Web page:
Kentucky Foreclosure Process

Link to Kentucky Foreclosure Laws

in kentucky foreclosure, A complaint and notice of pending action (Lis Pendens) are filed to start the foreclosure process.

Foreclosure Overview

Kentucky foreclosure is judicial meaning it is handled through the courts. The typical timeline for a Kentucky foreclosure is six months plus or minus.

Pre-foreclosure Period

The first thing a lender must do in a Kentucky foreclosure is file a complaint and Notice of Pending Action  known as a Lis Pendens, (LIS). This notice starts the foreclosure process. The county sheriff typically serves the notice of the pending action to the borrower and the borrower then has 20 days to respond. If the borrower fails to respond, the lender asks the court to make a ruling against the borrower. If the court rules against the borrower, a foreclosure sale date is set. The property must be appraised prior to the sale.

In a Kentucky foreclosure,borrowers generally have the right to:

  • receive a pre-foreclosure notices, called a “breach letter”
  • apply for loss mitigation
  • get notice of the foreclosure and the chance to respond in court
  • get current on the loan and stop the foreclosure sale
  • receive special protections if you’re in the military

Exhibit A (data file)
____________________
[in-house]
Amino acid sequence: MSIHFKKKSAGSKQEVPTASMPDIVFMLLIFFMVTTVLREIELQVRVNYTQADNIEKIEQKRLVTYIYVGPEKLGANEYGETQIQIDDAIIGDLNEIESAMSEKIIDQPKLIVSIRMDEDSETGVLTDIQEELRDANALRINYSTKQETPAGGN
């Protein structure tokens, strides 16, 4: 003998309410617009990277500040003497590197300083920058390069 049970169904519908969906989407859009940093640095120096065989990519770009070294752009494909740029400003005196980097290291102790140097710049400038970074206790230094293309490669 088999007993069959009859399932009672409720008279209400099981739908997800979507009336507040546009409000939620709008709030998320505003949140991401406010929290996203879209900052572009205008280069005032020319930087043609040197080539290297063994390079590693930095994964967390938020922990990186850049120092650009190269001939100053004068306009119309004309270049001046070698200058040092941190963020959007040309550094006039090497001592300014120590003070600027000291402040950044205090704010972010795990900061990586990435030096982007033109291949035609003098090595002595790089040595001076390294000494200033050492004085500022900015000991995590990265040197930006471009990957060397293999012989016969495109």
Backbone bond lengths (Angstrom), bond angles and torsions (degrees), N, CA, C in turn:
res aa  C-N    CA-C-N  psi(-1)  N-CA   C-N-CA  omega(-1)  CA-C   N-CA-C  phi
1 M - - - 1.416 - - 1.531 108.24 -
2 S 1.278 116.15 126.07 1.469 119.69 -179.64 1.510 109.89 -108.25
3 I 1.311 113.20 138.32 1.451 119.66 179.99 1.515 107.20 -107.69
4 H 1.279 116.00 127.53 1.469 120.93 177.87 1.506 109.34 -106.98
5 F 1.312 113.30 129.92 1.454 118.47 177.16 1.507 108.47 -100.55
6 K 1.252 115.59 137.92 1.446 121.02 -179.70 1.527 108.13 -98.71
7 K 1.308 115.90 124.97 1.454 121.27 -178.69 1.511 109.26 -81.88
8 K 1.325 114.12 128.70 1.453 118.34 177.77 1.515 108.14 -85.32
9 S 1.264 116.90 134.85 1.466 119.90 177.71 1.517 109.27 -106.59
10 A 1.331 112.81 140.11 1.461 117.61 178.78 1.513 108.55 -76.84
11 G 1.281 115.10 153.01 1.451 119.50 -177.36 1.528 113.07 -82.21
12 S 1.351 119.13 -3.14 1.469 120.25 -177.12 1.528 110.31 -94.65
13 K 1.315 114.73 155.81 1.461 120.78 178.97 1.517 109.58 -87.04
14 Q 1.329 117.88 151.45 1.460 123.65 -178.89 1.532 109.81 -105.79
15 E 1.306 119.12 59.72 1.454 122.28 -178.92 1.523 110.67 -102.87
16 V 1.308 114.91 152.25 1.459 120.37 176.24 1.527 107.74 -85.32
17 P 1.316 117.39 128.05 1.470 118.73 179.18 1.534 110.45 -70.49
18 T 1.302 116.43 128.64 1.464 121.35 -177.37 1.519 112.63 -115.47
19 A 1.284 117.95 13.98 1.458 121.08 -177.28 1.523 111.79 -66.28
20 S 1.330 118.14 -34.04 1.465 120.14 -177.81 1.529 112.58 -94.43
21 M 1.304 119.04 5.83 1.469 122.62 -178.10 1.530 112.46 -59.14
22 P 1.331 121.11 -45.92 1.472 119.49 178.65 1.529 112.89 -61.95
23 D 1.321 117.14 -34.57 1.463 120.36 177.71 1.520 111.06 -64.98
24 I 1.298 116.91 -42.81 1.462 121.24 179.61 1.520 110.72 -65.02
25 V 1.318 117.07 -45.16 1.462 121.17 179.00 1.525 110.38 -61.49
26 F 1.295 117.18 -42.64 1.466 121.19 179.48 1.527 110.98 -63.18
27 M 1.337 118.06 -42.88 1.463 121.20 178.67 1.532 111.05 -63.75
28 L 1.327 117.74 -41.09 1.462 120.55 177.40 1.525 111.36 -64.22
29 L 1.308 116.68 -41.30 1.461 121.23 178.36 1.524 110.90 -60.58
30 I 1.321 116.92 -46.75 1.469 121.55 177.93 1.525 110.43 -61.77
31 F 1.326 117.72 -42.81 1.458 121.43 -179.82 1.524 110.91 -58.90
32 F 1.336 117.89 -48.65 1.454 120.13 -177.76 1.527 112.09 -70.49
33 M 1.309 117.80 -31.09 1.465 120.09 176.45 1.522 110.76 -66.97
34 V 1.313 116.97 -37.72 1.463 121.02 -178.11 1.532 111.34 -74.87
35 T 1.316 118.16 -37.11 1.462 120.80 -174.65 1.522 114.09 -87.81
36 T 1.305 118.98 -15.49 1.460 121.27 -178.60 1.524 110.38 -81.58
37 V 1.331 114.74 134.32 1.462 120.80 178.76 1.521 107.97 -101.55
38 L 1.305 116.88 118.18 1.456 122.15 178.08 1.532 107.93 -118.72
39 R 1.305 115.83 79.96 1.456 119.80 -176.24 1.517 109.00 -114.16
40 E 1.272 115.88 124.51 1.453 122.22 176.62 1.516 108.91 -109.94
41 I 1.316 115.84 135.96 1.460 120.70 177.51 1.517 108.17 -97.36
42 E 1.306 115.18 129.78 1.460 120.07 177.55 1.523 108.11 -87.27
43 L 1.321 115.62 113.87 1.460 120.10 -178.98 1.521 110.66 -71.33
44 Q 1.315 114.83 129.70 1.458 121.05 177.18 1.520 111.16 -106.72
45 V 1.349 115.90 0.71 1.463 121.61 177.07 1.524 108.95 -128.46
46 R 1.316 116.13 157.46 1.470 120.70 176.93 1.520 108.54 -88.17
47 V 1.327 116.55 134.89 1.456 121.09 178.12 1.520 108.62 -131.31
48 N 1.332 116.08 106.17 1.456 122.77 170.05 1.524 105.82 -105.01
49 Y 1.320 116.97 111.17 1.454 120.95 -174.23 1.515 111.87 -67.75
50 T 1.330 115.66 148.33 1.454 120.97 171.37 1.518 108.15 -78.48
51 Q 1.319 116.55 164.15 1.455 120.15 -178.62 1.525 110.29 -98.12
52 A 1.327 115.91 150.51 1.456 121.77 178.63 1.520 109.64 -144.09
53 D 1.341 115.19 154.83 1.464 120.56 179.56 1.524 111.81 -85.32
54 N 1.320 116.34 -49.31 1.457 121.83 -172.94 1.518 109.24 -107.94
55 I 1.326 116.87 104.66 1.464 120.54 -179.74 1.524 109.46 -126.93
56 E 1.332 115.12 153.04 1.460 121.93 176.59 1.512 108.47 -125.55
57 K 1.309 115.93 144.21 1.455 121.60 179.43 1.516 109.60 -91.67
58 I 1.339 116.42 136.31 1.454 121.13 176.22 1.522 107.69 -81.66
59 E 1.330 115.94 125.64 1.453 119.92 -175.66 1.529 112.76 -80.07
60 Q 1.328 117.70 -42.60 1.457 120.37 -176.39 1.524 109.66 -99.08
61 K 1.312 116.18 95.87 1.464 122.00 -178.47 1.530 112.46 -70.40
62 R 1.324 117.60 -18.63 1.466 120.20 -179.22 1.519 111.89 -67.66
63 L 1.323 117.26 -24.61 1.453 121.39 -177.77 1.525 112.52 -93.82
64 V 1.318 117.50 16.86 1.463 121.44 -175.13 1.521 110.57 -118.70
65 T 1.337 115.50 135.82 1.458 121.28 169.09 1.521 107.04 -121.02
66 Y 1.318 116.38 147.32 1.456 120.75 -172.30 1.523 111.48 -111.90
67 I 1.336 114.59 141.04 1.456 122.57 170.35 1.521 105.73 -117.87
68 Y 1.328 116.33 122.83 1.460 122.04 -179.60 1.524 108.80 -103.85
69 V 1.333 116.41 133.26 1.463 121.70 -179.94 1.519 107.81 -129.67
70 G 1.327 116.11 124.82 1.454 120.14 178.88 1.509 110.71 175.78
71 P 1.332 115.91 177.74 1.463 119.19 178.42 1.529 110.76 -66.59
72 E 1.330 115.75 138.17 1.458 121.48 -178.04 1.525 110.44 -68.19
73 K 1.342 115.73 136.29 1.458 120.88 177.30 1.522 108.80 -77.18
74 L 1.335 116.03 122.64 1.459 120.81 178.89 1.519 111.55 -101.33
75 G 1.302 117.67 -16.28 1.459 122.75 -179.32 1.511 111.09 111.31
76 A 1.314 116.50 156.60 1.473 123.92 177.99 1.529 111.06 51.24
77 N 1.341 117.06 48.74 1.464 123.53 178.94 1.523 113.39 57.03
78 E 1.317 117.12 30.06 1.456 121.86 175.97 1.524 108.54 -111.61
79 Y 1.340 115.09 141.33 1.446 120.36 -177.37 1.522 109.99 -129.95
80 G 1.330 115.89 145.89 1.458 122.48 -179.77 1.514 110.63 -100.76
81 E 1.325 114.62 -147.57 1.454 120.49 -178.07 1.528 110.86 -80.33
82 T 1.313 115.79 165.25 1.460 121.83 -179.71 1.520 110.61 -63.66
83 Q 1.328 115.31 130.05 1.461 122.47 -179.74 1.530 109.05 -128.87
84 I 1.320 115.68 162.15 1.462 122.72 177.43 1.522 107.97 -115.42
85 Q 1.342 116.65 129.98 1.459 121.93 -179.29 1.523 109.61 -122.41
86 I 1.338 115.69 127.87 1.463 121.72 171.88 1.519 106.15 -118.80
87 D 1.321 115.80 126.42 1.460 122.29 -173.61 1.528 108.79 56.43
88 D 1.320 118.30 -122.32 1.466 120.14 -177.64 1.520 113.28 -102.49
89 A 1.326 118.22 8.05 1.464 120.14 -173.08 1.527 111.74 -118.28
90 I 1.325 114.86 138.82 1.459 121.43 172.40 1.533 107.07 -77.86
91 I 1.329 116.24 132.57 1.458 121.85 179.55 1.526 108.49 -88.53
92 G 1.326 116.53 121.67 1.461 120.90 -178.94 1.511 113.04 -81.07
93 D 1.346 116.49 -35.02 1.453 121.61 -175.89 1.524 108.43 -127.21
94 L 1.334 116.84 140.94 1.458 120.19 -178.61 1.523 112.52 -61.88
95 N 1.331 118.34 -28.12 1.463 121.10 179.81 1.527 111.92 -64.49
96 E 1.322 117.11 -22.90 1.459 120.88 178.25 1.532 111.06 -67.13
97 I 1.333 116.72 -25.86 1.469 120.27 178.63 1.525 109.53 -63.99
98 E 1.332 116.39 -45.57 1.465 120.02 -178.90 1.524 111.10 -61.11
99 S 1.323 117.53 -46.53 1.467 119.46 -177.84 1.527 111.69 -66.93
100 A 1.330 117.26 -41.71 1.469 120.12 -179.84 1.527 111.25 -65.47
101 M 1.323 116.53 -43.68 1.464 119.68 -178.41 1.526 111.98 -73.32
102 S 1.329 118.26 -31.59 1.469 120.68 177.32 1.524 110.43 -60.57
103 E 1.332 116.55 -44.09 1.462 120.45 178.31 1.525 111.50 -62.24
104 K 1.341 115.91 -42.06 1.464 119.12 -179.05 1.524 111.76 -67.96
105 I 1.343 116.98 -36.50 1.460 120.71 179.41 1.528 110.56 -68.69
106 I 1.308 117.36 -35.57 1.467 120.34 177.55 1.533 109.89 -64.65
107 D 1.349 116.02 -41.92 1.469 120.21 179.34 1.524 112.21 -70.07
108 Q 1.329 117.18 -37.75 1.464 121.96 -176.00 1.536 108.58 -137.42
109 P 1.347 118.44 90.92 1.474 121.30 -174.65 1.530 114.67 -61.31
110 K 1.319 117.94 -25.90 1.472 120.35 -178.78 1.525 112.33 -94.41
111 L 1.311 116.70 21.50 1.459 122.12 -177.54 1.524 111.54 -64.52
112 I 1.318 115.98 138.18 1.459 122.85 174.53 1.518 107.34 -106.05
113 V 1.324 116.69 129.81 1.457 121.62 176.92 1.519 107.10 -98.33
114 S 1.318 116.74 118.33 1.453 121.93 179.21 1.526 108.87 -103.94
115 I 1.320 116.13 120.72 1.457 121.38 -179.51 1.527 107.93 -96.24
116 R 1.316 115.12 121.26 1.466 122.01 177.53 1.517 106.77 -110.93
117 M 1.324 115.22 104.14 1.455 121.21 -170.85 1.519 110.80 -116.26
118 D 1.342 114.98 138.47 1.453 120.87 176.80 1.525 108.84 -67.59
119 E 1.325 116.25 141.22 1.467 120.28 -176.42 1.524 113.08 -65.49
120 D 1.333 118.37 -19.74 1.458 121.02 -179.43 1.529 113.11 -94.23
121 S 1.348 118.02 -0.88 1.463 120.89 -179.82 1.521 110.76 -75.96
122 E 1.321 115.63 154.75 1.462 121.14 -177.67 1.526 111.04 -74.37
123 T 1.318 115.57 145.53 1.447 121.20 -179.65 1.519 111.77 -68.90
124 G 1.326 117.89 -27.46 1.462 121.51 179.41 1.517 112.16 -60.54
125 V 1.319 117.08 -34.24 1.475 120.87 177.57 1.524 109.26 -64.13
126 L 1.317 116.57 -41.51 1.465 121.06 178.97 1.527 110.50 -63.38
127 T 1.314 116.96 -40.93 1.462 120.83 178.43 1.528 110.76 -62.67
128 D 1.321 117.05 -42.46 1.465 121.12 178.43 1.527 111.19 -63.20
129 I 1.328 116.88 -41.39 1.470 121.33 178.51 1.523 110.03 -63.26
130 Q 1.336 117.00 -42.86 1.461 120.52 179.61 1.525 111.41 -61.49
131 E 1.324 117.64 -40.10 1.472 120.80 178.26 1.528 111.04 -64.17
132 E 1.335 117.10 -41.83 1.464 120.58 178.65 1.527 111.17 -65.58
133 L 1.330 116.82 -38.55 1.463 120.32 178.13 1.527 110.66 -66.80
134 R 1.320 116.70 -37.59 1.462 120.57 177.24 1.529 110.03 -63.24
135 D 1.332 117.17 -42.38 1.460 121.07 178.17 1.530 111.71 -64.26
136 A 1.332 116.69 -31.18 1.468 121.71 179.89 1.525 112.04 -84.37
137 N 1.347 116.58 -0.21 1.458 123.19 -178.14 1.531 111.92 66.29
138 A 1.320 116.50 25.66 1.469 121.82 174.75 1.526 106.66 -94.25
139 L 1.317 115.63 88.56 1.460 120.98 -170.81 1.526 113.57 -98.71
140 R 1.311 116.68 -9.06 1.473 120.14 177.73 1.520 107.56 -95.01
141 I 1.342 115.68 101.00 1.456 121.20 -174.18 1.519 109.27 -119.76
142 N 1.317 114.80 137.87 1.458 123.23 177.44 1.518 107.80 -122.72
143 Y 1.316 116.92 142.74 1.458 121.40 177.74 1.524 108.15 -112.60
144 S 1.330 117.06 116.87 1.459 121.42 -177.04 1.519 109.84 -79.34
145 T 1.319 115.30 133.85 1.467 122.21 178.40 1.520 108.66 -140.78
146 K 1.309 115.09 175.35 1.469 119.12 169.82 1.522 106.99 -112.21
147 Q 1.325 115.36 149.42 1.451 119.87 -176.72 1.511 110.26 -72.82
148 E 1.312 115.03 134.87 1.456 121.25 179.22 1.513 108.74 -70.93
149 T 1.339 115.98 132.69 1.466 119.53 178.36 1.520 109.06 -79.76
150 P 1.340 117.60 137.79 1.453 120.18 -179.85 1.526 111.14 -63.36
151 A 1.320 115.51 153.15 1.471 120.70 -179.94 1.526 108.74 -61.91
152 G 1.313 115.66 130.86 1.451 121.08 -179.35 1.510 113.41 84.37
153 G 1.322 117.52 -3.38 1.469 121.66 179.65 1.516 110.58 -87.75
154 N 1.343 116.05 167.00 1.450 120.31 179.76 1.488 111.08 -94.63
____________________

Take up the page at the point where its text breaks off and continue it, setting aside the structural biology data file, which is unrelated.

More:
• pay off the loan to prevent a sale
  • redeem the property after the sale (in some circumstances)
  • file for bankruptcy, which does not stop as sale but will slow it
  • get any excess money after a foreclosure sale.

Notice of Sale & Auction

The foreclosure sale itself usually occurs at least one month after the court rules against the borrower. The Notice of Sale (NOS) must contain the date, location, and terms of the sale, and it should be published for three weeks in a newspaper. Any postponement of the sale must be decided on through the court and be decreed by court order. In Kentucky Foreclosure, the sale is conducted by a court official referred to as a Master Commissioner. Sales normally occur at the county courthouse, and the highest bidder pis awareded the property.

Kentucky is unique in that the purchaser may pay in cash or post bond to pay in installments.

After the sale, a motion to confirm is heard, and the deed is prepared and presented to the clerk.

If the sale price is less than two-thirds of the appraised value, the borrower has the right to redeem the property from the buyer by paying the sale price plus interest for 12 months from the foreclosure sale date.

 

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